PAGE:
As if the thrill of watching a group of amateur and professional athletes duke it out on land and in water wasn’t enough, Austin’s yearly triathlon also offers live music, free food and drinks from event sponsors at the finish line carnival and a multi-sport expo featuring games and prizes.
What: The Austin Triathlon
When: Monday, Sept. 5
Where: Auditorium Shores
How Much: Free for spectators
The Alamo Drafthouse’s resident jokers Master Pancake ridicule the ultimate ’80s teen movie “The Breakfast Club.” Whether you find John Hughes’ tale of high school misfits crossing social boundaries and bonding over detention inspiring or eye roll-inducing, be prepared to mock the movie along with the comics.
Editor’s note: The following music and videos contains explicit content.
On August 29, 1991, Austin City Council members passed the resolution that named Austin the Live Music Capital of the World. Now, 20 years later, the music scene here is still booming, and arguably better than ever. To help celebrate the anniversary, here’s a list of the top 20 Austin musicians, including native musicians and non-native, notable artists who have help contribute to the burgeoning scene:
Erring on the side of weird, ArcAttack started using Tesla coils to literally make electric music in 2008 and hasn’t stopped producing nerdy, viral hits.
Formed in 2005, Balmorhea weaves dynamic post-rock melodies that pull you in and leave you feeling serene. The band plans to kick off their Midwest tour this month.
Although he was originally born in San Francisco, the folk singer-songwriter still happily makes music out of his home in Austin near Zilker Park.
The Black Angels
If you think Austin psych rock ended with The 13th Floor Elevators, think again with this Austin band that hit the scene back in 2004 and have gone on to play everything from the Austin Psych Fest to Lollapalooza.
Yeah, we knew them before they got big. Originally from Houston, Blue October banded together in 1995 and then brought their rock to Austin in 2001. The band still frequently performs around Austin, including ACL Live this past April.
Despite touring nationally, Americana folk rocker Schneider has stuck to the small stages and is a regular at the Saxon Pub down on South Lamar Boulevard. According to his MySpace, he says he still has about 600-700 unwritten songs ready to be recorded.
Going back to the late ’70s, Johnston has been an all-around Austin renaissance man from his music to his iconic Jeremiah the Innocent art that greets everyone with a simple, “Hi, How Are You?”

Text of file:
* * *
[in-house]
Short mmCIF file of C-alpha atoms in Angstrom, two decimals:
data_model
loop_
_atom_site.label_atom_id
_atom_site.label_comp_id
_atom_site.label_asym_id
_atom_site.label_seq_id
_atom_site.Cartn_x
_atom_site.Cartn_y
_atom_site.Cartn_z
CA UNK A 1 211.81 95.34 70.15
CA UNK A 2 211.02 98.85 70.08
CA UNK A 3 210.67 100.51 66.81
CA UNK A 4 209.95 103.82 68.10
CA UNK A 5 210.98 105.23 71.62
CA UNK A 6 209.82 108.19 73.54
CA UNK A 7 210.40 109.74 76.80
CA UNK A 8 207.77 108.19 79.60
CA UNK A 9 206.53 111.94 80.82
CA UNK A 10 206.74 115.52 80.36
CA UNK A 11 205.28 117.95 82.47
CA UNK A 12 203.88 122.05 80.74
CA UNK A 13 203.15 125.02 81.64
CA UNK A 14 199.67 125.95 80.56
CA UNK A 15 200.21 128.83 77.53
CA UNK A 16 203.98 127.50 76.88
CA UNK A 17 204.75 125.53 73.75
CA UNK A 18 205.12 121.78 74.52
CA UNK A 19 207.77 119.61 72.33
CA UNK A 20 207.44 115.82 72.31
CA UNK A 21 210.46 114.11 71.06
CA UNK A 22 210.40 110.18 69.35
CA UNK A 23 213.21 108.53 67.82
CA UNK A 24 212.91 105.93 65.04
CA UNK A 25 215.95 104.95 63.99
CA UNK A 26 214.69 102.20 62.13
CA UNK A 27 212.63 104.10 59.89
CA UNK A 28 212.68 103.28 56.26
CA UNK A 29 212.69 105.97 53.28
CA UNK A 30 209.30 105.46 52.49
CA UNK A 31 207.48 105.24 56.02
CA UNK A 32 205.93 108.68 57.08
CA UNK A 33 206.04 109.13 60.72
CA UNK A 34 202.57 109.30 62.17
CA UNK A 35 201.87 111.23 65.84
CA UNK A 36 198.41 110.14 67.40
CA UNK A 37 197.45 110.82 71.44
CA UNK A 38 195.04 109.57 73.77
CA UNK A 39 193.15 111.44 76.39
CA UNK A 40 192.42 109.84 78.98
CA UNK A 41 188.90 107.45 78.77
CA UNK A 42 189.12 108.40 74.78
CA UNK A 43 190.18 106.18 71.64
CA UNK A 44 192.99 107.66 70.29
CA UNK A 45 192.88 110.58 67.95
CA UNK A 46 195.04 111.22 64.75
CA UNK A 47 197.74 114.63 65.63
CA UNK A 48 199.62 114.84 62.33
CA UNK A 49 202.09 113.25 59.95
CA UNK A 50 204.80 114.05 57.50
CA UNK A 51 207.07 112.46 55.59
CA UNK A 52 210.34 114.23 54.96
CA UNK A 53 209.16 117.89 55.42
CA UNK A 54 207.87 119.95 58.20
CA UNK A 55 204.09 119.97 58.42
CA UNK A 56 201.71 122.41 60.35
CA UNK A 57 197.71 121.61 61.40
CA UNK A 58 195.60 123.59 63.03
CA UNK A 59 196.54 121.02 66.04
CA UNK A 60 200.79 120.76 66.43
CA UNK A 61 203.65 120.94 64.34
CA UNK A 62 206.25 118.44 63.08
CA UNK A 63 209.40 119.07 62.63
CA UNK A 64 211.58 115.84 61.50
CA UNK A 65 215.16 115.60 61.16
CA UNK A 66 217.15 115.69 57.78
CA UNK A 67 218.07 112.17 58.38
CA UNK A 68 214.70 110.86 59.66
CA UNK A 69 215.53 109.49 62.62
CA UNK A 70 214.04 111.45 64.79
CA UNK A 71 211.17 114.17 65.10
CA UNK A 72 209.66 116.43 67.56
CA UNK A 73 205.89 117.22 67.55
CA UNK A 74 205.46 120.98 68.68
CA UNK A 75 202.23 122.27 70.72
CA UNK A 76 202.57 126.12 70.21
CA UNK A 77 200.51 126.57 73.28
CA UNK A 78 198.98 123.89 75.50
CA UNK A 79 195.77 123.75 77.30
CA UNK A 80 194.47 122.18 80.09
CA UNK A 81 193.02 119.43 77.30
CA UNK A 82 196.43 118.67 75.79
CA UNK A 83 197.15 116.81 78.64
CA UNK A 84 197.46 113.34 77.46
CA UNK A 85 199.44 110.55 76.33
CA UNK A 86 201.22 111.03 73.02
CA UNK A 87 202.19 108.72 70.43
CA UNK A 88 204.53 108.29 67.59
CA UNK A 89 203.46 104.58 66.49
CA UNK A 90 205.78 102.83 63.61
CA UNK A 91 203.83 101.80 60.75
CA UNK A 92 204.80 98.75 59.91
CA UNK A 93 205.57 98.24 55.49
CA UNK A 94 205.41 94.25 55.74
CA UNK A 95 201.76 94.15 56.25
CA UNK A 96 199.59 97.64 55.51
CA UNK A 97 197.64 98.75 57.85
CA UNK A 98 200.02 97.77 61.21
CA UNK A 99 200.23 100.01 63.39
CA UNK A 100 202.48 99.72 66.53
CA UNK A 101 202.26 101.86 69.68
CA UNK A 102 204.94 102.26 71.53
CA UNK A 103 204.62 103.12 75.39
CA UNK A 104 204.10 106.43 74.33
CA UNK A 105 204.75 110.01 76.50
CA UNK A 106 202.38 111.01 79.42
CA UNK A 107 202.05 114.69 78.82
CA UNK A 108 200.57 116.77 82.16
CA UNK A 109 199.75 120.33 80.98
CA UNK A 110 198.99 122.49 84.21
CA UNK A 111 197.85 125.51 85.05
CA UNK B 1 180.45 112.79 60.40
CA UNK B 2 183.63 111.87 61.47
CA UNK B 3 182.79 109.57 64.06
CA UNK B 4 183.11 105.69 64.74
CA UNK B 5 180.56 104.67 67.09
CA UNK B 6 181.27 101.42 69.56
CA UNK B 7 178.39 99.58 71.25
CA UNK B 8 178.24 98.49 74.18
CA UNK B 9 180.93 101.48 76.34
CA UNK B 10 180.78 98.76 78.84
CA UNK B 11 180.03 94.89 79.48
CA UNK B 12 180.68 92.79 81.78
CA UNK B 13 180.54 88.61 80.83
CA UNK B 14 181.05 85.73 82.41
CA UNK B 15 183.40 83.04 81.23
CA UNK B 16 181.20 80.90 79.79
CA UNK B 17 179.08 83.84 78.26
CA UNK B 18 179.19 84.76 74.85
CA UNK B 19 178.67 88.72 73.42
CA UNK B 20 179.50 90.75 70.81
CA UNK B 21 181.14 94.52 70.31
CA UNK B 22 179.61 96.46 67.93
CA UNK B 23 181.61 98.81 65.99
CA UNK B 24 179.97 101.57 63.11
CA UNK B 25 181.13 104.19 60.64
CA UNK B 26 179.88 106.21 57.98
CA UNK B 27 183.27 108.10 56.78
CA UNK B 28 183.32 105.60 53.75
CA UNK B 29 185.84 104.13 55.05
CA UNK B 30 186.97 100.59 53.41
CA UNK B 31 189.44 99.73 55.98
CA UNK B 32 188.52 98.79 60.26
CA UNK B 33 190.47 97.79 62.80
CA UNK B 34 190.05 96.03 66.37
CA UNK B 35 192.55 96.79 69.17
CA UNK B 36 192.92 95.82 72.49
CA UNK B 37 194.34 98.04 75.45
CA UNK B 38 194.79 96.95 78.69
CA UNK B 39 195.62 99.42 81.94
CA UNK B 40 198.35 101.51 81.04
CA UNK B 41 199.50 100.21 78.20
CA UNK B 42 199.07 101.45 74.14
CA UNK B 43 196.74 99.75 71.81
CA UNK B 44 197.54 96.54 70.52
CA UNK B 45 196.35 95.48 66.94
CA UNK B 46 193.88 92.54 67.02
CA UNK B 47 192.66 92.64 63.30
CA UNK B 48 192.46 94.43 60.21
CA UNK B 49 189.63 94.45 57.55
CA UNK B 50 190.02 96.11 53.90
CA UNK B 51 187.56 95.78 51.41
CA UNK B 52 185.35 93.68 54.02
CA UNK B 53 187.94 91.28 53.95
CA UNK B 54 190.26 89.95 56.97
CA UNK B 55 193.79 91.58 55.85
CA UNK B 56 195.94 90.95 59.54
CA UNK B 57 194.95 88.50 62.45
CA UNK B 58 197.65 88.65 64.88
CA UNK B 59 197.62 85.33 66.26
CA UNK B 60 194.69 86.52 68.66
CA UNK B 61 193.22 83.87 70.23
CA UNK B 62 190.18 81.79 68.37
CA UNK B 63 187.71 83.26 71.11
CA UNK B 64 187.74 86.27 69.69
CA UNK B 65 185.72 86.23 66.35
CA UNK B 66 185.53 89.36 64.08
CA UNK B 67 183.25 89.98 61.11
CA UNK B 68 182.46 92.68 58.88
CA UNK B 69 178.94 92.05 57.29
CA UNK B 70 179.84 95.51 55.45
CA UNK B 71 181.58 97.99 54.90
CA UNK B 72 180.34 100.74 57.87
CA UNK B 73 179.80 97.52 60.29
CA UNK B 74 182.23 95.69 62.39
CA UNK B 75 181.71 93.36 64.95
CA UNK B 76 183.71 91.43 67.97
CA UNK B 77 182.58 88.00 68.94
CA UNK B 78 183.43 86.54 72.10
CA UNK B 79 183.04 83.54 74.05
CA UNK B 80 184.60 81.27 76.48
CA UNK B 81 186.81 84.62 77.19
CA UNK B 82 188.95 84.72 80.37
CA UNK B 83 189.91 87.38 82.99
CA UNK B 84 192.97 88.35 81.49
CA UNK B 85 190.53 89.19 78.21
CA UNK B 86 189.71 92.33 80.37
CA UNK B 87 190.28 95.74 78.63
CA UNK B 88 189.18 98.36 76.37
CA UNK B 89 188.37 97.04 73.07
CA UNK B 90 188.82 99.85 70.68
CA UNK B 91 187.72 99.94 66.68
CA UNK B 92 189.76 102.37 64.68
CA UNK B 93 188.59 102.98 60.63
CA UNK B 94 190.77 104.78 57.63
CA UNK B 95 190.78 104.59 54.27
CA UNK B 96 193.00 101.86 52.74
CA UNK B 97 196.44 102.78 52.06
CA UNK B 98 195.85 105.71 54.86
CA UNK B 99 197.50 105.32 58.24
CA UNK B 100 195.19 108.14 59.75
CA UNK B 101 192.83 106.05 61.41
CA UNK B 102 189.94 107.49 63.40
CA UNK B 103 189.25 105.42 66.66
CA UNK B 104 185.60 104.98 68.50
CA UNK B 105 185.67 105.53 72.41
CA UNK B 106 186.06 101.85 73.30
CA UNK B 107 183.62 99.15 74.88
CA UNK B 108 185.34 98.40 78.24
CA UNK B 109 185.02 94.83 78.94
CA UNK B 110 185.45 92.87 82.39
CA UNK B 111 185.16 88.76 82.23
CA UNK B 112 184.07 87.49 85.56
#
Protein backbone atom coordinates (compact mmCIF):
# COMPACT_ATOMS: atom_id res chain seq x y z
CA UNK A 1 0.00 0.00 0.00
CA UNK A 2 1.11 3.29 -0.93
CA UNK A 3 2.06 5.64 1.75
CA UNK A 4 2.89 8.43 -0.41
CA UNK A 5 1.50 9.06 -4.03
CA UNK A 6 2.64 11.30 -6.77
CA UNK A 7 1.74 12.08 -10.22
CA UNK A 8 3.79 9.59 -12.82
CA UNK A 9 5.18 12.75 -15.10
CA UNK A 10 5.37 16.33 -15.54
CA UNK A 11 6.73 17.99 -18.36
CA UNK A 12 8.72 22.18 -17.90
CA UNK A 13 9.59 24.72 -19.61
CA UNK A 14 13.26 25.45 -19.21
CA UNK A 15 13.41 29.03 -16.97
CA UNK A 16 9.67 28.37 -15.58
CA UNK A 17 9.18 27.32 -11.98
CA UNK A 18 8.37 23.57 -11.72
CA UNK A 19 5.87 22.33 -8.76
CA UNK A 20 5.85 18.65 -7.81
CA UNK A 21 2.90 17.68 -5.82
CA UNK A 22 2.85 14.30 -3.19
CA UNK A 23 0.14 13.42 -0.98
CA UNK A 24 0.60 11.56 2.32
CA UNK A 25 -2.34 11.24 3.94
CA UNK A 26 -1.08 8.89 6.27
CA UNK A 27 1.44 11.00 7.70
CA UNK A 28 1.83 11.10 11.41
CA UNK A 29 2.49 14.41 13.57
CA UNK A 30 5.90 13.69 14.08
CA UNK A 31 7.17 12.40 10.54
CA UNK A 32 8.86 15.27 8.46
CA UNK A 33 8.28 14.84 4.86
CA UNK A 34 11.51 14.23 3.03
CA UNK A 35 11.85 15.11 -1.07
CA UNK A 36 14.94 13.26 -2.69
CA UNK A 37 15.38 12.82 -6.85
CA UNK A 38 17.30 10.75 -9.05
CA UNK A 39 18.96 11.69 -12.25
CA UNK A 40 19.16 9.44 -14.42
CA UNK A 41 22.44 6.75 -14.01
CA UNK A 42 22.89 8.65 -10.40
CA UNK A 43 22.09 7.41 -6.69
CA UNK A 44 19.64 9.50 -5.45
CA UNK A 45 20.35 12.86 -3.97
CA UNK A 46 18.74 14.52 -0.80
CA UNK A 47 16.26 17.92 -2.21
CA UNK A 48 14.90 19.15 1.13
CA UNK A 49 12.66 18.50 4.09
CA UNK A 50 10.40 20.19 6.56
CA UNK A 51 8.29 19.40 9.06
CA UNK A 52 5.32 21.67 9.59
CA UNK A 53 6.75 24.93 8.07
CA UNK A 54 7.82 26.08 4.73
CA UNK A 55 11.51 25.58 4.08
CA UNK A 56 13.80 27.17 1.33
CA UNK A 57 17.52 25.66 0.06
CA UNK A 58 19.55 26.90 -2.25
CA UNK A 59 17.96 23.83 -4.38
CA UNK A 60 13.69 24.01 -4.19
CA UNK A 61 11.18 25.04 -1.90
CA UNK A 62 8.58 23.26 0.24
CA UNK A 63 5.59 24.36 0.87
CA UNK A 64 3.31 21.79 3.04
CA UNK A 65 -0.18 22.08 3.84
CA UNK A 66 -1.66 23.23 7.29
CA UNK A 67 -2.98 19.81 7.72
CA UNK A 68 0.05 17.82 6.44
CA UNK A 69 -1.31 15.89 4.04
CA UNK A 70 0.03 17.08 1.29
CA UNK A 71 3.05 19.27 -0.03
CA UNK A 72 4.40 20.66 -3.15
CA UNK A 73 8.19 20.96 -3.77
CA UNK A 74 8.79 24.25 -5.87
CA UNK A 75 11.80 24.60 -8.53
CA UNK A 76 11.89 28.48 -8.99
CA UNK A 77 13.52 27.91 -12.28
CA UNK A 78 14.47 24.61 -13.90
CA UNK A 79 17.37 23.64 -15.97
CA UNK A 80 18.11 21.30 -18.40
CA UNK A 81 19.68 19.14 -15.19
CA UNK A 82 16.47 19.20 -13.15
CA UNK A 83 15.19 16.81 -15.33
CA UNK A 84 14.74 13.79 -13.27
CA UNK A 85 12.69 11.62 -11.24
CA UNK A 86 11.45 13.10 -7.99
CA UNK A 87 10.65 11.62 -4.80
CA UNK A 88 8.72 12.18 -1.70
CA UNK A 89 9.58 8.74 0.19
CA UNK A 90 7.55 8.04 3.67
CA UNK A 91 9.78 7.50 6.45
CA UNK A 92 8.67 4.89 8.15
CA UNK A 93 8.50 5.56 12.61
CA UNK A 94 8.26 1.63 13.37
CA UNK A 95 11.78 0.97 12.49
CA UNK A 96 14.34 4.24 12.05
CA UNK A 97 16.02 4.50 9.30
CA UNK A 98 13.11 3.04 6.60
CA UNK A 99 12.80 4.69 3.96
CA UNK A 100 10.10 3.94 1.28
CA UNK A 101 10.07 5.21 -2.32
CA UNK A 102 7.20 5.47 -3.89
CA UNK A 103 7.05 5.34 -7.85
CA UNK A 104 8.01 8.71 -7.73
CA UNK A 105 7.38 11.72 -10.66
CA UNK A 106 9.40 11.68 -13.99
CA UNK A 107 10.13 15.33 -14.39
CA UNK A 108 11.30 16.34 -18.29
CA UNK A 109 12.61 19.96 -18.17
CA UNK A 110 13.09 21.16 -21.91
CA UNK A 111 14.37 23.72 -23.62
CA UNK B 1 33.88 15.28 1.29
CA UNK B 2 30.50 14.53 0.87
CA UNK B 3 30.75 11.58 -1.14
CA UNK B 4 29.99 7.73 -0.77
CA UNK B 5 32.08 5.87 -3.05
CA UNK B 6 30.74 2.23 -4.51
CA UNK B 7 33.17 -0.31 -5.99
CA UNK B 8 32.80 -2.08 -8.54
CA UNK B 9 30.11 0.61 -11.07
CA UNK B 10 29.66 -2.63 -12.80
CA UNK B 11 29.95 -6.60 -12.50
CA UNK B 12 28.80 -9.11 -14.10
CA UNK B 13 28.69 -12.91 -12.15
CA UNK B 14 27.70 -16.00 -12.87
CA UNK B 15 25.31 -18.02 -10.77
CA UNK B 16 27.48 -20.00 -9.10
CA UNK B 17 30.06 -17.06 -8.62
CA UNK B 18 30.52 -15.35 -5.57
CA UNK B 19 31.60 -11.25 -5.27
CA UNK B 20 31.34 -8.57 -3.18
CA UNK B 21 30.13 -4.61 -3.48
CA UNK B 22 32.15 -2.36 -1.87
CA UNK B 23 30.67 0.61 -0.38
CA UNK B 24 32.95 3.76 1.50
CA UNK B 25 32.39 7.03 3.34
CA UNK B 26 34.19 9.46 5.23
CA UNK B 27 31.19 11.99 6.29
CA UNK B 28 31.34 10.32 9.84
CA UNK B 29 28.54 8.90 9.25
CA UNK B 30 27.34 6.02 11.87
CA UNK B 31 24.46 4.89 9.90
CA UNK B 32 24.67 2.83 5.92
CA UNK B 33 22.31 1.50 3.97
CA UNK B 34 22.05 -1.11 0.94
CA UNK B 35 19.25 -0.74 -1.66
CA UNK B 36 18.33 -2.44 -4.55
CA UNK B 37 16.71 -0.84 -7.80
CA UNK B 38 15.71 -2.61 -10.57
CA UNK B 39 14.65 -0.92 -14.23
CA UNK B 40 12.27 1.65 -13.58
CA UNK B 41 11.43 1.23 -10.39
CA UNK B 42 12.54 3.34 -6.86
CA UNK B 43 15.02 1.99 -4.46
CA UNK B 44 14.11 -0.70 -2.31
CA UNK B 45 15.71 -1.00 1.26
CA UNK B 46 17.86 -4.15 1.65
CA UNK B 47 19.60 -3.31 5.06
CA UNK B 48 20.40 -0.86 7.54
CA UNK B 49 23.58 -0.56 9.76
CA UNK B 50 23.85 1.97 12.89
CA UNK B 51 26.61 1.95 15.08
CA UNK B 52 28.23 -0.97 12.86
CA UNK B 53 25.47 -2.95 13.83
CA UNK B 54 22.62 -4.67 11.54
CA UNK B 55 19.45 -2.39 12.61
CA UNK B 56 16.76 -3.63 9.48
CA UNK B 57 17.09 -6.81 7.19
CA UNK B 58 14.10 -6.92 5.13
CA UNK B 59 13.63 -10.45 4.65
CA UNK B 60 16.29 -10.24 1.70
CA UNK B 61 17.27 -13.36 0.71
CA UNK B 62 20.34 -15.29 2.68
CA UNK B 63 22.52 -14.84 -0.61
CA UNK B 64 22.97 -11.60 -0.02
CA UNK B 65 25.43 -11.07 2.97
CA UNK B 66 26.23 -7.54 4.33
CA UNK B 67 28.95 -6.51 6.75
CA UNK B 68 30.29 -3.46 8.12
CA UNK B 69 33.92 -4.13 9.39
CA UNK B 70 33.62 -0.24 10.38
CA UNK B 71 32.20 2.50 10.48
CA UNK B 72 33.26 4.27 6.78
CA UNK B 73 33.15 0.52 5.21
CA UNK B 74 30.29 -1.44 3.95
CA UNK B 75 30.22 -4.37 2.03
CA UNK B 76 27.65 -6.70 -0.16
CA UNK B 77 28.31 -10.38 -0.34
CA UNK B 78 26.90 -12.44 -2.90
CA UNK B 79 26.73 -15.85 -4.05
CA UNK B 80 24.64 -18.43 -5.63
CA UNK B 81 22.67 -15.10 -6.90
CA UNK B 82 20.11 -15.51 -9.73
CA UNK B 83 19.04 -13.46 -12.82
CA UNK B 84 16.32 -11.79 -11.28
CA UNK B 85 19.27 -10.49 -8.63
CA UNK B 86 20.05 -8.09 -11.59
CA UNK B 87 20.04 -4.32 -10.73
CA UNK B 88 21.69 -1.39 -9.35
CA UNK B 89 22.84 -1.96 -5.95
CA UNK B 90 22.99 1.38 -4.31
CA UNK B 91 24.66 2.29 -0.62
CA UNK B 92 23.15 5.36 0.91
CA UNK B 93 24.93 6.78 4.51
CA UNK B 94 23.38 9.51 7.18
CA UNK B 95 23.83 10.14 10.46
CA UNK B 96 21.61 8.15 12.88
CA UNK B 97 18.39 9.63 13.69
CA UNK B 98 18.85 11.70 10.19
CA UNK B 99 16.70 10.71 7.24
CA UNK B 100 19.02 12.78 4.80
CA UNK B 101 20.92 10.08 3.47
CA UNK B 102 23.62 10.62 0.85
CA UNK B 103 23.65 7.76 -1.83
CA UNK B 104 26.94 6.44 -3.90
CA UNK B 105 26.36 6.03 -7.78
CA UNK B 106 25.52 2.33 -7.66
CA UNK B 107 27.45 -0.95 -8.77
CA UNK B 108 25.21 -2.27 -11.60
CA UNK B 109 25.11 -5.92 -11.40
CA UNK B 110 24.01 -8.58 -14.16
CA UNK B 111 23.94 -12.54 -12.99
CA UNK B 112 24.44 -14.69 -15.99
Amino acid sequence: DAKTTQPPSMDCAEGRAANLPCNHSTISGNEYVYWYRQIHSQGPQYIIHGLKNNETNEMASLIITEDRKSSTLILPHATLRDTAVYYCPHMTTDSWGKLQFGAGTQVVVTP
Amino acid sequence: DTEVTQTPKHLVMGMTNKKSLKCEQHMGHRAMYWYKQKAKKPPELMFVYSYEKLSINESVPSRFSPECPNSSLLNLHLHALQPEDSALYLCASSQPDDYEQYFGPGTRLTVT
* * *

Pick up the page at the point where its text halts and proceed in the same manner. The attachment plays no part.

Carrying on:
Explosions in the Sky
The term “post-rock” can’t capture the dramatic, self-described “cathartic mini-symphonies” of Explosions — a band that got its start over a couple of slices of pizza 12 years ago, according to their MySpace.
This contemporary Austin-based music duo, formed in 2004, brings the funk with a hip, contemporary electro twist. Ghostland Observatory continues to play music and has performed on “Late Night with Conan O’Brien” and at Coachella.
The epitome of homey, Austin dive bars, singer-songwriter Forsyth oozes that bluesy rock sound that’s come to help shape Texas music. Additionally, he’s played Austin City Limits Music Festival twice and opened for the likes of B.B. King and Ray Charles.
Before becoming the rockstar she’s still known as today, the Texan profiled her back in 1962. “She goes barefooted when she feels like it, wears Levi’s to class because they’re more comfortable and carries her Autoharp with her everywhere she goes so that in case she gets the urge to break into song it will be handy. Her name is Janis Joplin.”
The Octopus Project
Described as a hybrid ‘indietronica’ band, Octopus Project has been entertaining the capitol of Texas since 1999 with everything from Theremins to electric plug masks. The band has even perked the attention of ’80s cult band Devo, performing with them at last year’s Moogfest.
It’s been 12 years since indie rock band Okkervil River took the stage at Steamboat in Austin and have since gone on to release six studio albums and perform with other indie sensations, including The Decemberists and The New Pornographers.
Robert Earl Keen
Born in Houston and graduated from A&M, country musician Keen springboarded his career in Austin back in ’84, then moved back in ’86 because he was inspired by the Texas landscapes and residents, according to CMT.
An indie-rock perennial favorite, this band played the Austin scene for roughly seven years before they gained widespread acclaim for their album, Girls Can Tell.
Stevie Ray Vaughn
The late, great electric blues guitarist Vaughn, an Austin music epitome, honed his skills here in the ’70s and was one of the first musicians to help put Austin on the map. His statue still overlooks Lady Bird Lake.
Since 2003, The Sword has rocked Austin, the Lone Star state and the world with their doom metal ballads. Often compared to Black Sabbath, the band recently wrapped up their North American tour.
Townes Van Zandt
Singer-songwriter Zandt is another Austin country folk favorite. Although he was already famous by the time he moved to Austin in the ’80s, he continued to build his notoriety as he battled depression, drug abuse and alcoholism in between writing songs.
Indie pop-rock band Voxtrot may have disbanded last year in June but not before garnering the praises of SPIN and Pitchfork over their seven-year career.
Acclaimed Texas singer, songwriter never hesitates to stop by Austin or be stopped for possession while on the road. Last year, Second Street was renamed “Willie Nelson Boulevard” and a life-size statue of him to be placed in front of the new ACL studios is in the works.